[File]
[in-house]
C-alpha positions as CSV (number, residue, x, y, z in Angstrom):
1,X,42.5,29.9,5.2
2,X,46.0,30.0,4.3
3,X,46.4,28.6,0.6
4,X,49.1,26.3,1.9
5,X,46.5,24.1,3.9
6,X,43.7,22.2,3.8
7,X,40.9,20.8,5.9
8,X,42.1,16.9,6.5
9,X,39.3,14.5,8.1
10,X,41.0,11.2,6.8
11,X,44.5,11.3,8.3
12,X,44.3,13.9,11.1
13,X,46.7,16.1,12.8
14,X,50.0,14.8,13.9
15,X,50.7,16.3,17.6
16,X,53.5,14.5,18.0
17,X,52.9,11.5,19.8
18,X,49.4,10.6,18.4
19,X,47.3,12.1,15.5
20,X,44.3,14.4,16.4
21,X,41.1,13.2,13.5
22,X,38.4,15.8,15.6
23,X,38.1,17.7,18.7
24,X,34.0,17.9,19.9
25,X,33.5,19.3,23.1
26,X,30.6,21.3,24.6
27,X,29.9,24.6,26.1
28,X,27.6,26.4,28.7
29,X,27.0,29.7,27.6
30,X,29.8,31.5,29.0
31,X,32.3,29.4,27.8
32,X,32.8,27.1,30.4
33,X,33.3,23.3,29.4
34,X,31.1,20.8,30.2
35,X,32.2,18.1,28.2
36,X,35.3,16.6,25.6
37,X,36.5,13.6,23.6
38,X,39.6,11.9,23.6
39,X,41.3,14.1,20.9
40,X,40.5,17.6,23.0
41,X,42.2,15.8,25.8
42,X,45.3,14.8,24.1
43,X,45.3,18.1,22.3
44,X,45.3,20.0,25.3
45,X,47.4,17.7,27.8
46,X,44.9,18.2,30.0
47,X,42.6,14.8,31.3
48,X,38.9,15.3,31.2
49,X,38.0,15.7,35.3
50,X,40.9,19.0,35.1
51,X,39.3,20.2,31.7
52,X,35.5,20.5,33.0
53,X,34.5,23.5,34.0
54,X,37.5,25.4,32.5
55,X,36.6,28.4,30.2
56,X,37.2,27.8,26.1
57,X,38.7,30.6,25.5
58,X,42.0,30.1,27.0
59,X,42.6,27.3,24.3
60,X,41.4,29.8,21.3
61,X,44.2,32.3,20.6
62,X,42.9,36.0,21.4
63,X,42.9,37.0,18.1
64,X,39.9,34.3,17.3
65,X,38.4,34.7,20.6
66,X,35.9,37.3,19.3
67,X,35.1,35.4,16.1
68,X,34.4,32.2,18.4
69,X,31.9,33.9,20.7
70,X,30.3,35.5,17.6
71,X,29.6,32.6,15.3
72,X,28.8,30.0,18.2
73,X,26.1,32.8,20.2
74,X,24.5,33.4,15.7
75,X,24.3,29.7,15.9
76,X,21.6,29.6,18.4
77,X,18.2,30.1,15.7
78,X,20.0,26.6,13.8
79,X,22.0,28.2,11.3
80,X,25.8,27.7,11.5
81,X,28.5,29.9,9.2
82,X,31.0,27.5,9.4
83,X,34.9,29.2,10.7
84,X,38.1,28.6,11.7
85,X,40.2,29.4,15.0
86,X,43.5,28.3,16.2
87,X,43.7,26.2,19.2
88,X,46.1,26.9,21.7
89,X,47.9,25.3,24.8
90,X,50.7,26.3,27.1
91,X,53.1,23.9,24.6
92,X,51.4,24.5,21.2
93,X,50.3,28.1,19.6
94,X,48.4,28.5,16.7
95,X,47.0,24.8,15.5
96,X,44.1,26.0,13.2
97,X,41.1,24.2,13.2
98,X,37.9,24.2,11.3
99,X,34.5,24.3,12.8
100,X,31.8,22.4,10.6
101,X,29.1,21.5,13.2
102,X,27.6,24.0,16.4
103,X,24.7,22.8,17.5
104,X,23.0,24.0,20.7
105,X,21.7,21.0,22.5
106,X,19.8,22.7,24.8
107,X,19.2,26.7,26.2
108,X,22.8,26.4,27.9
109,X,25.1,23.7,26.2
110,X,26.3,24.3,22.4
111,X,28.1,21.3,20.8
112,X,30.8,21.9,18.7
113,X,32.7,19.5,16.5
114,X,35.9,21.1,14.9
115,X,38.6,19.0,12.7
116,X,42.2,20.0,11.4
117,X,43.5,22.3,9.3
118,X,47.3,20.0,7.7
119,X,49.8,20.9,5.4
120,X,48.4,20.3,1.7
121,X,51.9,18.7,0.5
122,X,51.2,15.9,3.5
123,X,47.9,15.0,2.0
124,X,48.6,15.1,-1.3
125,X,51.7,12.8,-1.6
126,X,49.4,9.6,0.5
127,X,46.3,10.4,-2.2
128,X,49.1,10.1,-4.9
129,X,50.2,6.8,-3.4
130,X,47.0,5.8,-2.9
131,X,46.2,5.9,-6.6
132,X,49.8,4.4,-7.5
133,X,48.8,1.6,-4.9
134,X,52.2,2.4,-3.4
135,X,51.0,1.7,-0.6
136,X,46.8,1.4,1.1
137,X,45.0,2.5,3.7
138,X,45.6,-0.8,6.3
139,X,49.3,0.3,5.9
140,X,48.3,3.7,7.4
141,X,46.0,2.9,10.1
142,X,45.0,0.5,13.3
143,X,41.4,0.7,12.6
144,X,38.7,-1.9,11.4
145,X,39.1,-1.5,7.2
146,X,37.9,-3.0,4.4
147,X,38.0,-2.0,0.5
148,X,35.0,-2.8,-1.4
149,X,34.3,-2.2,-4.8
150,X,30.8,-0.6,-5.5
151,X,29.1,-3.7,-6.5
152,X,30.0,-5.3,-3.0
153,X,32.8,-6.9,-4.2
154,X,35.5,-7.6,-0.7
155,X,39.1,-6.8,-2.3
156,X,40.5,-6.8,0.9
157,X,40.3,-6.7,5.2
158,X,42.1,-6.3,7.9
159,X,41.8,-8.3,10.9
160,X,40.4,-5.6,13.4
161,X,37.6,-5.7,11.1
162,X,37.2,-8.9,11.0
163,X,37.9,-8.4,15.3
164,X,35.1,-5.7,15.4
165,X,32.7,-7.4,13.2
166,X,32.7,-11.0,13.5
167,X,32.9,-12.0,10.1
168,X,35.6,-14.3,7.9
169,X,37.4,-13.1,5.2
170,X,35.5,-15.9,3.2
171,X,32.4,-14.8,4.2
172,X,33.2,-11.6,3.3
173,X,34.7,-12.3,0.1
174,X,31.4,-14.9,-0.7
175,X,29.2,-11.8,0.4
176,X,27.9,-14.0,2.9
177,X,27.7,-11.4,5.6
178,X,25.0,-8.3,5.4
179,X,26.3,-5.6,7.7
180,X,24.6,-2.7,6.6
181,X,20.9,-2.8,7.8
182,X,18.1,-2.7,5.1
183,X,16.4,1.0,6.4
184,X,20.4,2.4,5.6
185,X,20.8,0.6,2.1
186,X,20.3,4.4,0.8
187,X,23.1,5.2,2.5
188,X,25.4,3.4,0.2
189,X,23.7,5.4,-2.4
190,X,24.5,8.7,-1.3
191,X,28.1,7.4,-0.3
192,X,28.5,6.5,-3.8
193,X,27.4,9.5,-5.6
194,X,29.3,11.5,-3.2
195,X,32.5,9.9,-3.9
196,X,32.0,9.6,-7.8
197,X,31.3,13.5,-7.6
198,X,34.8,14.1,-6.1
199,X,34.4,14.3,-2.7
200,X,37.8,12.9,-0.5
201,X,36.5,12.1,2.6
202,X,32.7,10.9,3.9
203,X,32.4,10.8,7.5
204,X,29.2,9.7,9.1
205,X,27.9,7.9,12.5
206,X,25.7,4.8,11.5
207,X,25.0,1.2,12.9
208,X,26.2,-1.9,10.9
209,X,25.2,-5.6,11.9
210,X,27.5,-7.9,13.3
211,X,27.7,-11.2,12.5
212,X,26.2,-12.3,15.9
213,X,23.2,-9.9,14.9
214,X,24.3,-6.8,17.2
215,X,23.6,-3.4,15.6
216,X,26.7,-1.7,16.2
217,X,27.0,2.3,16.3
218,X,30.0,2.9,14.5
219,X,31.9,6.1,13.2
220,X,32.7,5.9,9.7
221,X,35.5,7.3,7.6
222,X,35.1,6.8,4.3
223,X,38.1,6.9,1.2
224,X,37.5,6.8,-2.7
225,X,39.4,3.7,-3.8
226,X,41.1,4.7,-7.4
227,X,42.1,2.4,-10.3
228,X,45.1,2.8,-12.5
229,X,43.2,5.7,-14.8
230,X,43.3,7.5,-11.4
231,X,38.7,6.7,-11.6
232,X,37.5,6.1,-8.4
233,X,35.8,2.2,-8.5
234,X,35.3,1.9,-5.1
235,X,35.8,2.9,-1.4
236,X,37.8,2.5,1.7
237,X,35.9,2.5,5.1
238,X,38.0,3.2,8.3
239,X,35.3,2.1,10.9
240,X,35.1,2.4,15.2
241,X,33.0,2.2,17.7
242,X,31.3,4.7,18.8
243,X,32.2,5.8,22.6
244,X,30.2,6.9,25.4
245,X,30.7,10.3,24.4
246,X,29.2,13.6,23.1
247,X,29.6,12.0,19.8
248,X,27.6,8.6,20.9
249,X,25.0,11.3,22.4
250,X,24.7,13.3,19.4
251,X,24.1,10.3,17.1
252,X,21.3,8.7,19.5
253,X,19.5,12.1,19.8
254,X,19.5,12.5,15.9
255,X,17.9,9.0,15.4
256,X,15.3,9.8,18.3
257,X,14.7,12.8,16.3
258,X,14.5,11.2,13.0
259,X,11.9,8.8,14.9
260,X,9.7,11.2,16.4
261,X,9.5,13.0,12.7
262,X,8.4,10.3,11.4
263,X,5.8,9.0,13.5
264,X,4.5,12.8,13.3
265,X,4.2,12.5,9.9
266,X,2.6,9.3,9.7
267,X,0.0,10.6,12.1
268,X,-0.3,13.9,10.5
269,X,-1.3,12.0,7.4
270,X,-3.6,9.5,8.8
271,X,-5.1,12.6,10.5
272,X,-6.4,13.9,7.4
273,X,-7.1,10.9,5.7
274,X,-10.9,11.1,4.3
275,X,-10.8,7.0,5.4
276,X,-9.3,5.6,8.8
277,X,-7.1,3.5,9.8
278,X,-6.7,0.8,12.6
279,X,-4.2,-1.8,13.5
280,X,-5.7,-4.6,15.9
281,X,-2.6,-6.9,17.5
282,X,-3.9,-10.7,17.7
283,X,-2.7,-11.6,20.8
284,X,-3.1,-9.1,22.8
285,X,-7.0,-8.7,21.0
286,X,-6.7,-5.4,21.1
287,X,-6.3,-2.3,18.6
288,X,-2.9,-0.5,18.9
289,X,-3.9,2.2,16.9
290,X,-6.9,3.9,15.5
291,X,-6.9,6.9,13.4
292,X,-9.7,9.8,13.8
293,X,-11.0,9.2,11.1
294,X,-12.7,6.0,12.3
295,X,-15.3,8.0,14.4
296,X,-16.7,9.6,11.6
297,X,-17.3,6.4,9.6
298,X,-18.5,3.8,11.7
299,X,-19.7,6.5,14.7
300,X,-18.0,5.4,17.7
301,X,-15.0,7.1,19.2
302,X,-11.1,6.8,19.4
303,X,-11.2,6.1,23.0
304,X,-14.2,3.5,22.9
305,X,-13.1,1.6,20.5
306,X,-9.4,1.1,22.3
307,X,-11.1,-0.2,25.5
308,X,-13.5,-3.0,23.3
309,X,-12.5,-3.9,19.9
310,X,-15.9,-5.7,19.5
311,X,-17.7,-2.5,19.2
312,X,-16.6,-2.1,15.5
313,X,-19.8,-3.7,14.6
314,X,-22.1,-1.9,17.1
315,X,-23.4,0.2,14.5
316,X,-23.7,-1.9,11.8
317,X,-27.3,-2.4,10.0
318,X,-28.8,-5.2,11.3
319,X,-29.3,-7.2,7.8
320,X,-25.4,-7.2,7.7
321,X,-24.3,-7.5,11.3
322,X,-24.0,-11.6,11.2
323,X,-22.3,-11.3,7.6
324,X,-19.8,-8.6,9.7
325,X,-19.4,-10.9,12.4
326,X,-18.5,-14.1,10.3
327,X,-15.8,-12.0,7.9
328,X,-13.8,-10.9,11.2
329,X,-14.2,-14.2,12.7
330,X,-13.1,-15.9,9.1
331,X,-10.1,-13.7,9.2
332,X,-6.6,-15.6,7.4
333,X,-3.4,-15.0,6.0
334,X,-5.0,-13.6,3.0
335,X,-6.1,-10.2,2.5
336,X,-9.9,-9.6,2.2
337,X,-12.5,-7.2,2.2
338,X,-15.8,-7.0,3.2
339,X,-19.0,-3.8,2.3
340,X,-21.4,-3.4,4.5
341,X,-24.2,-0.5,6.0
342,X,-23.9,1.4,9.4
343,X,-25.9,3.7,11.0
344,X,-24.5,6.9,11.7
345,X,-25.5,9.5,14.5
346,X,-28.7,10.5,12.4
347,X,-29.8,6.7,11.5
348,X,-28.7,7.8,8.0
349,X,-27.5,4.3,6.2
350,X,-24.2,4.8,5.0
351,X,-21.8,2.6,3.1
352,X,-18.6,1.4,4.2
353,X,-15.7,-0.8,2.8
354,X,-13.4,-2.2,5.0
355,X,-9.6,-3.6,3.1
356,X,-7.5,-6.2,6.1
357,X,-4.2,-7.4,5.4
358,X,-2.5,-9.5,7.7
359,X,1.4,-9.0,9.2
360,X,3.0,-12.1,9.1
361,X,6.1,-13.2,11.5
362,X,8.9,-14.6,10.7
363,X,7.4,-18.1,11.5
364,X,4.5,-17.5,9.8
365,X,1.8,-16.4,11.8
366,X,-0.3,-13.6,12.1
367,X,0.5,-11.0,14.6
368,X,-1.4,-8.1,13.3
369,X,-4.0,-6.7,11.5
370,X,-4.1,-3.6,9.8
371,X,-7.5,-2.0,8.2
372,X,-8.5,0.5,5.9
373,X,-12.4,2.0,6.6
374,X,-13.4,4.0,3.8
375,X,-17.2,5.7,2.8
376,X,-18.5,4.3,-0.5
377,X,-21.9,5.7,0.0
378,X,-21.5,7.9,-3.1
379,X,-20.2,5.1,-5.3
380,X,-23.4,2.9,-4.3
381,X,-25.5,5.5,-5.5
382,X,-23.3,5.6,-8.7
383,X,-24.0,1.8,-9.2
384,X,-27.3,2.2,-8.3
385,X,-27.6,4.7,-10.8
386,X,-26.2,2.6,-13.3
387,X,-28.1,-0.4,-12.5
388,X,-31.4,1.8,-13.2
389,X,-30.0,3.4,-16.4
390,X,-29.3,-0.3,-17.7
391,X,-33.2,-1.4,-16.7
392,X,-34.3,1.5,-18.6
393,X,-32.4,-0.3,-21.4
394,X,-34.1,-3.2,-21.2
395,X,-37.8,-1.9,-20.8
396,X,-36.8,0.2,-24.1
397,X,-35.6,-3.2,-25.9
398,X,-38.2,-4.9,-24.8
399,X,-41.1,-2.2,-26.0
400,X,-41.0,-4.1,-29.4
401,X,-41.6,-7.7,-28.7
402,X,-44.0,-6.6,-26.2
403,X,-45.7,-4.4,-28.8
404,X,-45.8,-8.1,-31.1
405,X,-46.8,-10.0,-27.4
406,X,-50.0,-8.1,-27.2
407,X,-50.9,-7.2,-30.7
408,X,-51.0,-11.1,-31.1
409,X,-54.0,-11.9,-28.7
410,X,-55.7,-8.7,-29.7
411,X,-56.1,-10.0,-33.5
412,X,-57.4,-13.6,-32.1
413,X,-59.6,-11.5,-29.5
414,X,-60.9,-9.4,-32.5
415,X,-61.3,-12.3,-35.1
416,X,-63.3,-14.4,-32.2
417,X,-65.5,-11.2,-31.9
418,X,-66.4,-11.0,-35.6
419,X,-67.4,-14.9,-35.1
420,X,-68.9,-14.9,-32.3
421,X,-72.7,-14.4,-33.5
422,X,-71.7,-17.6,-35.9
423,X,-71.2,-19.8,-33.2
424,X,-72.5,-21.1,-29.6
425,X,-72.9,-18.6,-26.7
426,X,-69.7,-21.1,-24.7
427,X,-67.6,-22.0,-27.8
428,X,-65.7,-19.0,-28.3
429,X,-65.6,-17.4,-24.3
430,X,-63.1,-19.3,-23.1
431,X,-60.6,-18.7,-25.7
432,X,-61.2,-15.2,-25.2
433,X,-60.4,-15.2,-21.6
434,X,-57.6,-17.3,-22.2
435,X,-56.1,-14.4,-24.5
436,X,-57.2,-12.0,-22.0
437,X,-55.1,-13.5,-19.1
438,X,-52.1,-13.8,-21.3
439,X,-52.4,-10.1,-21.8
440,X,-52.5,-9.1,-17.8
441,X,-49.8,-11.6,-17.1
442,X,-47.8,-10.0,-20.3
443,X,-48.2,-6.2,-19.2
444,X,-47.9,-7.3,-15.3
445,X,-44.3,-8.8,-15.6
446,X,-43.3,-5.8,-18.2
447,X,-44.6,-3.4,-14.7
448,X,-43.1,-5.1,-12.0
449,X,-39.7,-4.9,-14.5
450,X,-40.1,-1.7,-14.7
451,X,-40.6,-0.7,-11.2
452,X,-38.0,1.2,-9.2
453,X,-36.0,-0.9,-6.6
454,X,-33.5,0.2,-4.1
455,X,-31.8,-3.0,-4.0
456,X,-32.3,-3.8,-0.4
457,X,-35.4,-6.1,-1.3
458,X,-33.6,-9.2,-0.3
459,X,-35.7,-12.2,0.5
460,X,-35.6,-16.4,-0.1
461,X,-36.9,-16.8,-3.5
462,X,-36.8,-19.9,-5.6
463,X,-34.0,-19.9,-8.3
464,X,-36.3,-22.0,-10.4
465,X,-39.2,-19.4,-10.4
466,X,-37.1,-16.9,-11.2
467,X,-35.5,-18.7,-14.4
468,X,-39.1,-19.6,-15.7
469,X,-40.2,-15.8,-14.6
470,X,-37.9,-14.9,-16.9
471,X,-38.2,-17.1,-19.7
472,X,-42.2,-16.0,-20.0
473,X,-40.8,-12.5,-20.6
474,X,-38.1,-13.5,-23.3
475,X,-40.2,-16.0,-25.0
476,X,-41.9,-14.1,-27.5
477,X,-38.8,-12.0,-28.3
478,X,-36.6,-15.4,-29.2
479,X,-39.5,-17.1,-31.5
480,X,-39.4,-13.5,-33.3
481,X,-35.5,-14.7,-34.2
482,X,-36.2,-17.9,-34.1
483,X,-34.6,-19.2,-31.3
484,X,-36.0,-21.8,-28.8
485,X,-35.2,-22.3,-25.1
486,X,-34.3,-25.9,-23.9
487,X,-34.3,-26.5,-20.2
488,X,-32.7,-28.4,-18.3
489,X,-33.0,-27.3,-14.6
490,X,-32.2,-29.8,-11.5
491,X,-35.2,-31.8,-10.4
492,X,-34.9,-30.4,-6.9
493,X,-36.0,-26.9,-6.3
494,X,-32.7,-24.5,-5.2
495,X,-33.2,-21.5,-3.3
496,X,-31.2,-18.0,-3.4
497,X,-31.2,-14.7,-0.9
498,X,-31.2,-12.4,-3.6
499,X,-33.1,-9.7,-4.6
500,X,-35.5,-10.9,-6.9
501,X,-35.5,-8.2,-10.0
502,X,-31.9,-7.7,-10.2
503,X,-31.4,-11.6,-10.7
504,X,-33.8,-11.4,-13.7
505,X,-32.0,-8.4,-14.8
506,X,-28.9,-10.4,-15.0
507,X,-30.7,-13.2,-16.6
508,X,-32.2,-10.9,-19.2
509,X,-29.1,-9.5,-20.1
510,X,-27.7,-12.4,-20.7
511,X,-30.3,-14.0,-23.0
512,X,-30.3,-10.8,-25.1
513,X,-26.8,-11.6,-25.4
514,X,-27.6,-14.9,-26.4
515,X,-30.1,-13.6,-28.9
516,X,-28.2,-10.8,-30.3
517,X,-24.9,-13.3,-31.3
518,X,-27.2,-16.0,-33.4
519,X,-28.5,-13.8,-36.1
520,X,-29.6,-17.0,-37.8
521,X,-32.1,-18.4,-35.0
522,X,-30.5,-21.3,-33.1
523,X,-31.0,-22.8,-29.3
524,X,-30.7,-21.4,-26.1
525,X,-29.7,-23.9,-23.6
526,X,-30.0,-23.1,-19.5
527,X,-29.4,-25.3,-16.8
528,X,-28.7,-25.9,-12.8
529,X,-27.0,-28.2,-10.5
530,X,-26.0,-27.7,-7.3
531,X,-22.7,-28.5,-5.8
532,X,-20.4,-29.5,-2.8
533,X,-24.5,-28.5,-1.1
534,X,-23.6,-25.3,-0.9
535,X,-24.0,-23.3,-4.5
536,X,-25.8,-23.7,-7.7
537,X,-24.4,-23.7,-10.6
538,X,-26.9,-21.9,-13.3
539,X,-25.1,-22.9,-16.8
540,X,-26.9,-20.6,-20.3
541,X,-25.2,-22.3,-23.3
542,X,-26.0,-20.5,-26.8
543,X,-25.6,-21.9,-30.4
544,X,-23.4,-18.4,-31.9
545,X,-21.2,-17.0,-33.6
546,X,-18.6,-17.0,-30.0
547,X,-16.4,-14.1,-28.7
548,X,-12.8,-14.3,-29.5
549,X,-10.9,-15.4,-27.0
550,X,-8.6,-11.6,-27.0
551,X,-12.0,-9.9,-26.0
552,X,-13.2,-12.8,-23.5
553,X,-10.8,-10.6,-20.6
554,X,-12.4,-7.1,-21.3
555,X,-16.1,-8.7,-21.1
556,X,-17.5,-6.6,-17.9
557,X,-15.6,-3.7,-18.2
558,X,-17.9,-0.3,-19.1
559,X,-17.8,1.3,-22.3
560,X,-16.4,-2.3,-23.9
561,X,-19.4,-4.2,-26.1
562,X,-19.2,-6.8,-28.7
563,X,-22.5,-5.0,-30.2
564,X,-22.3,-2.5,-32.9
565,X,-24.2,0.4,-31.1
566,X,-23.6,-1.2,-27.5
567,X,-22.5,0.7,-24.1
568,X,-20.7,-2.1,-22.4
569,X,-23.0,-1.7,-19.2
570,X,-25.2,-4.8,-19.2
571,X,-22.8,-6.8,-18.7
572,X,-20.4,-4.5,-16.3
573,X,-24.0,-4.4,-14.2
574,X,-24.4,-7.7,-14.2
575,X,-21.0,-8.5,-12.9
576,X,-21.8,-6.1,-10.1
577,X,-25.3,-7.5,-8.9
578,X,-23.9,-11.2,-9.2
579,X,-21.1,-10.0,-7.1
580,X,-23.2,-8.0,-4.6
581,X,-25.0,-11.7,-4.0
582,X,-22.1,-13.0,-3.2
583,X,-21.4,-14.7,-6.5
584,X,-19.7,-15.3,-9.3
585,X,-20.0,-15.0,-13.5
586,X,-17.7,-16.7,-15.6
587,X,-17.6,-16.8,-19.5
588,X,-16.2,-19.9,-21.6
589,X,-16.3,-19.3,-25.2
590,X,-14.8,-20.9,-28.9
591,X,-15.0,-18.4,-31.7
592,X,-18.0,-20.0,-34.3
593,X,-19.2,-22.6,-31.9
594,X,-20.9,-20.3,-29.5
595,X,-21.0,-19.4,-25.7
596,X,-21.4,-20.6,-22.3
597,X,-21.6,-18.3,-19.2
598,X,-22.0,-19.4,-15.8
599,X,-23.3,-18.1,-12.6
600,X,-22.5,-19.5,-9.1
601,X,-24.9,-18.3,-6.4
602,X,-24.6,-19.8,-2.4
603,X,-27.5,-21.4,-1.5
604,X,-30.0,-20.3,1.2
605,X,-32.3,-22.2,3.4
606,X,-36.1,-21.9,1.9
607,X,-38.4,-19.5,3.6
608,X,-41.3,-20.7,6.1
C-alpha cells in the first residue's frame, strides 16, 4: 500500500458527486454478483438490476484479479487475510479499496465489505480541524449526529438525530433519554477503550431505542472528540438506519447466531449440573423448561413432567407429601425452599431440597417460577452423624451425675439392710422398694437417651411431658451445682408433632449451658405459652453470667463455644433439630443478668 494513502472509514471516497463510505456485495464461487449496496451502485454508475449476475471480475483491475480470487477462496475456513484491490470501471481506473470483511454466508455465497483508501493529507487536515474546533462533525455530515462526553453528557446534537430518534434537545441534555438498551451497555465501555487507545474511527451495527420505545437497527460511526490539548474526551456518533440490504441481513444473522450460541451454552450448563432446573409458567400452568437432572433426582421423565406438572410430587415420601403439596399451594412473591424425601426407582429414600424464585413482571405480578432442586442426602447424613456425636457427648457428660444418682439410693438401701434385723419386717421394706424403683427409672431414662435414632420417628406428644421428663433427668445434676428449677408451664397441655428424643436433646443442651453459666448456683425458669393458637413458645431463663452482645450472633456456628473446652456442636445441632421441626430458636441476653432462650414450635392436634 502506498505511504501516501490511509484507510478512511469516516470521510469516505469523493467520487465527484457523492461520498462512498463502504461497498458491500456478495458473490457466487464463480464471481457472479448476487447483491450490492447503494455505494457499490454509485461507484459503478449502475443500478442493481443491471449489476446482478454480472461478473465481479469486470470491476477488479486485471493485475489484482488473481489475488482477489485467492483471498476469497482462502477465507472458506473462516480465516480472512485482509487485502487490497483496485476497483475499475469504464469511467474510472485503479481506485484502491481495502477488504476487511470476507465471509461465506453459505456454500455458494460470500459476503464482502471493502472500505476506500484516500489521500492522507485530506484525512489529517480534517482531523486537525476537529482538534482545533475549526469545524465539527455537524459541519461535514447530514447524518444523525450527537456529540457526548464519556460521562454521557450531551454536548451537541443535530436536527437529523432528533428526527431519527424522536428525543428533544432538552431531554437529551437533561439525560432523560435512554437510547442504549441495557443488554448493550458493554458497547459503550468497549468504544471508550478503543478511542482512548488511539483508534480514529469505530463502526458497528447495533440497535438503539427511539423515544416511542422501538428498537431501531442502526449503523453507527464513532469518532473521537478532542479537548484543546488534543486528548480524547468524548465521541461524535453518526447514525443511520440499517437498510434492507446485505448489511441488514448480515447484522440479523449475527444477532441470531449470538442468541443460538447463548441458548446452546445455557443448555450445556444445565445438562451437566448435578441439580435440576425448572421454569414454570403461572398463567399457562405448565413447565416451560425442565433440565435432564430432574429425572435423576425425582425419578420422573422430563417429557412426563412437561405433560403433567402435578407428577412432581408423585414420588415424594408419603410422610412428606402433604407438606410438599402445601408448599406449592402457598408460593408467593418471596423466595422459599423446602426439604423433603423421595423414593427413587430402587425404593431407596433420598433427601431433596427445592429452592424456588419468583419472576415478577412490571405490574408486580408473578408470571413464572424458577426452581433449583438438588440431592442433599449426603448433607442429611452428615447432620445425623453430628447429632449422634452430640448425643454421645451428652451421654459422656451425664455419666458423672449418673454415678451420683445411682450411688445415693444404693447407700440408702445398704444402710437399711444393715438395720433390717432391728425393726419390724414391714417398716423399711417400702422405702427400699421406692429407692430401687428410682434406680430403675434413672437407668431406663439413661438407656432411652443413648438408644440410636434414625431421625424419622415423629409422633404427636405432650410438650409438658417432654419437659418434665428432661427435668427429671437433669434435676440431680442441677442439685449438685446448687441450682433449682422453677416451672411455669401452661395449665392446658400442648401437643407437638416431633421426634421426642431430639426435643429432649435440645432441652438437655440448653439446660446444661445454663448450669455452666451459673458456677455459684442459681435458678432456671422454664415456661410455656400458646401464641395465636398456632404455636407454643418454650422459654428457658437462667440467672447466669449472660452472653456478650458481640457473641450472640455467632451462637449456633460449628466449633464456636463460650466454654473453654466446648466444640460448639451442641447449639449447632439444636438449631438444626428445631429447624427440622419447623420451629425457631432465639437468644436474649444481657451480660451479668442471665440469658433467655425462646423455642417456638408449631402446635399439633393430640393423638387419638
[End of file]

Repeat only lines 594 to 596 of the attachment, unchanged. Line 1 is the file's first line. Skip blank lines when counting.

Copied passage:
592,X,-18.0,-20.0,-34.3
593,X,-19.2,-22.6,-31.9
594,X,-20.9,-20.3,-29.5